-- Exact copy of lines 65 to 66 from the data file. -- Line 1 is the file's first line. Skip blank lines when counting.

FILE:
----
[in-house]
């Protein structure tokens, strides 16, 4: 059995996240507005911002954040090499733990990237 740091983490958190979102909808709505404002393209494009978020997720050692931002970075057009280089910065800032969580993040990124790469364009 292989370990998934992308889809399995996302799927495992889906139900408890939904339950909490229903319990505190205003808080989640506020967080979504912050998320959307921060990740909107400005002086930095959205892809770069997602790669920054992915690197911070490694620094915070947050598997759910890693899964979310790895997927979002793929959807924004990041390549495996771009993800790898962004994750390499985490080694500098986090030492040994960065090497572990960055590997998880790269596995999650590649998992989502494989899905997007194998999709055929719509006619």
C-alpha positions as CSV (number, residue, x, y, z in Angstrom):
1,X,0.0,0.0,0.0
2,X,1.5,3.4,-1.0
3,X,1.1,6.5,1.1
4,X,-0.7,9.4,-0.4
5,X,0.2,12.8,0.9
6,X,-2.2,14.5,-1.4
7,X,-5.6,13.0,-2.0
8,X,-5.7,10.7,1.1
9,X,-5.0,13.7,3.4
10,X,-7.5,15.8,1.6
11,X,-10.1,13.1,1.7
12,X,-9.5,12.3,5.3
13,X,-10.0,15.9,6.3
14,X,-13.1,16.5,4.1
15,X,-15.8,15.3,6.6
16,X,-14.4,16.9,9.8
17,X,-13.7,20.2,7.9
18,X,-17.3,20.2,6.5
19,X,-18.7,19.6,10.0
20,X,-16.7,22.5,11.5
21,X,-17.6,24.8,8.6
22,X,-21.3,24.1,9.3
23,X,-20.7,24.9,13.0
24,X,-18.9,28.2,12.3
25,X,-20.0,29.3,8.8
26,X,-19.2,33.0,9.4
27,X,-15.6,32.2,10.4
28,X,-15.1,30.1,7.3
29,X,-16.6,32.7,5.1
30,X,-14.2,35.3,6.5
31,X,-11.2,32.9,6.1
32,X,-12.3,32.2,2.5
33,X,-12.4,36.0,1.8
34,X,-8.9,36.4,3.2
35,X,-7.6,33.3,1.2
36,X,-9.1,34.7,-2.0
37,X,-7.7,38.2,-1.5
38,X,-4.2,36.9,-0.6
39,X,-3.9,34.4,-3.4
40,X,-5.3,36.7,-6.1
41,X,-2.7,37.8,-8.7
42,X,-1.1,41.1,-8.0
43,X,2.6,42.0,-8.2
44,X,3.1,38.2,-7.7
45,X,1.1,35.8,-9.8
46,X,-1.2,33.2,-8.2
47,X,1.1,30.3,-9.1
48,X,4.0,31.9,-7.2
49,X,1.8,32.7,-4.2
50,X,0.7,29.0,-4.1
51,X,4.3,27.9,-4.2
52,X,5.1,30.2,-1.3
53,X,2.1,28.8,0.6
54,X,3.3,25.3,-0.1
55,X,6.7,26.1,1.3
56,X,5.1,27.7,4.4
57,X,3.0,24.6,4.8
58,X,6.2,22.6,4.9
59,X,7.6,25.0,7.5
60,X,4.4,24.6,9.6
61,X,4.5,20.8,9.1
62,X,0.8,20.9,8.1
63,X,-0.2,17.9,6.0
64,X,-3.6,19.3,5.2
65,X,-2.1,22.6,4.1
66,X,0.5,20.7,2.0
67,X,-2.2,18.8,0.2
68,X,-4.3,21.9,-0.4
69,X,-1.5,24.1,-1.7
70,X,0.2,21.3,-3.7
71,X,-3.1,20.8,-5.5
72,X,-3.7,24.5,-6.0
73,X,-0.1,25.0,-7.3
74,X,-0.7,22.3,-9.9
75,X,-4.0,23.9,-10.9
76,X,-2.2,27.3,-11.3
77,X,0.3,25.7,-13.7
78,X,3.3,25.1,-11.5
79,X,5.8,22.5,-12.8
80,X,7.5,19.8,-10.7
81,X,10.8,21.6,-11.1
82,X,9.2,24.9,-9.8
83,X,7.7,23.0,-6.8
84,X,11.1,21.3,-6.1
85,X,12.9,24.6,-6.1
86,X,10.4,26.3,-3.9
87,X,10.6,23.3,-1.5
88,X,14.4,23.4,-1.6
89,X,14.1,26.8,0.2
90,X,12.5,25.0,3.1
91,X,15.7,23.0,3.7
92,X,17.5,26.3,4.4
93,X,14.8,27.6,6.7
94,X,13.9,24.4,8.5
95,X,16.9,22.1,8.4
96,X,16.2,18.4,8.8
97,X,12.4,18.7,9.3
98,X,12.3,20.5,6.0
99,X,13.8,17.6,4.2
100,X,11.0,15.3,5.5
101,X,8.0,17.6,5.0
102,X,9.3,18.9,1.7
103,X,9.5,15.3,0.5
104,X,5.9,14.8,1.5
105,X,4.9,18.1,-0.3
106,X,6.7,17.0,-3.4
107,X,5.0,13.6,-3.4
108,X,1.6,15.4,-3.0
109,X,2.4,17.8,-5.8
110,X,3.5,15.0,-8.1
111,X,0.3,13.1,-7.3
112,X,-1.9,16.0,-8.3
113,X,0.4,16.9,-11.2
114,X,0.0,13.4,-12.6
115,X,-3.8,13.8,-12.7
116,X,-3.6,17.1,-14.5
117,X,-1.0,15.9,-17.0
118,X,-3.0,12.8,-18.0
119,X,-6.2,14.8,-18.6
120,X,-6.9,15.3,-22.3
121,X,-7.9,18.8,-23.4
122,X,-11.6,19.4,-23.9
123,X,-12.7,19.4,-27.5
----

62,X,0.8,20.9,8.1
63,X,-0.2,17.9,6.0